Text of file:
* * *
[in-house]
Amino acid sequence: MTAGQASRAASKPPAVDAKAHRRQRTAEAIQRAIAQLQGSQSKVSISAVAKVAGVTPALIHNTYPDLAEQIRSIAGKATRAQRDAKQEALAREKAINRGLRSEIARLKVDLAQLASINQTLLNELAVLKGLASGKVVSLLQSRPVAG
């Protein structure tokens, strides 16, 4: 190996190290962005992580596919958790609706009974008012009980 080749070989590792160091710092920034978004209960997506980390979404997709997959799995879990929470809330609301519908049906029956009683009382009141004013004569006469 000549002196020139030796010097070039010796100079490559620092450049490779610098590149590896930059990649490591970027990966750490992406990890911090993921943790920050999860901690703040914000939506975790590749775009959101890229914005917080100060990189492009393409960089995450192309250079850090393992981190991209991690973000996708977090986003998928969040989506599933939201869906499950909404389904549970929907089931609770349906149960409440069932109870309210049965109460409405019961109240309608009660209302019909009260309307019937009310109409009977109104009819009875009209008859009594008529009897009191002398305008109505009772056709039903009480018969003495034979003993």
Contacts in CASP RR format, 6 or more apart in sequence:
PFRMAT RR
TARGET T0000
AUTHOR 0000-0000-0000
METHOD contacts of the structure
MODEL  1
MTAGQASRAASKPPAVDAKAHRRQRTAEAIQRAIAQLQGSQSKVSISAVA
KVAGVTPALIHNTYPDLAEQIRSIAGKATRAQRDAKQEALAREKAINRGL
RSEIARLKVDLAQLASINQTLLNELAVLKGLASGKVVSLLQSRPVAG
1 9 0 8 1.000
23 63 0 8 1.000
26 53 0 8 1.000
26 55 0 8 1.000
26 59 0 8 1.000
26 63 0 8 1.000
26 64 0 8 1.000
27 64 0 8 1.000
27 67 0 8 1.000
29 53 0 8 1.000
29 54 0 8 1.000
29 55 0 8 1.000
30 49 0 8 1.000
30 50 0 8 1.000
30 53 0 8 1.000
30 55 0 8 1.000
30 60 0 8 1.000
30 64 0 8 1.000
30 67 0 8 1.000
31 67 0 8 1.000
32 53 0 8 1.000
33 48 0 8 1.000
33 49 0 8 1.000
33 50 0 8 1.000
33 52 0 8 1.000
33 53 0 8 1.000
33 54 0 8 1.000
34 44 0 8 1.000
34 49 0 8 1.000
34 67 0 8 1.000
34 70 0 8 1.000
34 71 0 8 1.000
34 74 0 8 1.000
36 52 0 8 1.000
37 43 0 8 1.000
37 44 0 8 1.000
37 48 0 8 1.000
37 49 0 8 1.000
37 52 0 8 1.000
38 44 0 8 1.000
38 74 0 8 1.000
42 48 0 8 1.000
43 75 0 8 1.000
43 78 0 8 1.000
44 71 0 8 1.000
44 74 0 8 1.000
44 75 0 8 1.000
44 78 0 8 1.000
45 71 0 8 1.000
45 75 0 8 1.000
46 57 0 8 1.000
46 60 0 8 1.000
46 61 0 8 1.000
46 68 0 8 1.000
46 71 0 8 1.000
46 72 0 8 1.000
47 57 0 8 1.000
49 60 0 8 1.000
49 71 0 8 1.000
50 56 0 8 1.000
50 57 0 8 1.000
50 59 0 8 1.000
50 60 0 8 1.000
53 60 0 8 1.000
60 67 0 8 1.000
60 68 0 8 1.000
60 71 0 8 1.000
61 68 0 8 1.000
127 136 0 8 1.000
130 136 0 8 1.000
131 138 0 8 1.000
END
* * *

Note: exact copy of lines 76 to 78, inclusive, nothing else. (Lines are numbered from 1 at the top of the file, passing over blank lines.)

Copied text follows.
53 60 0 8 1.000
60 67 0 8 1.000
60 68 0 8 1.000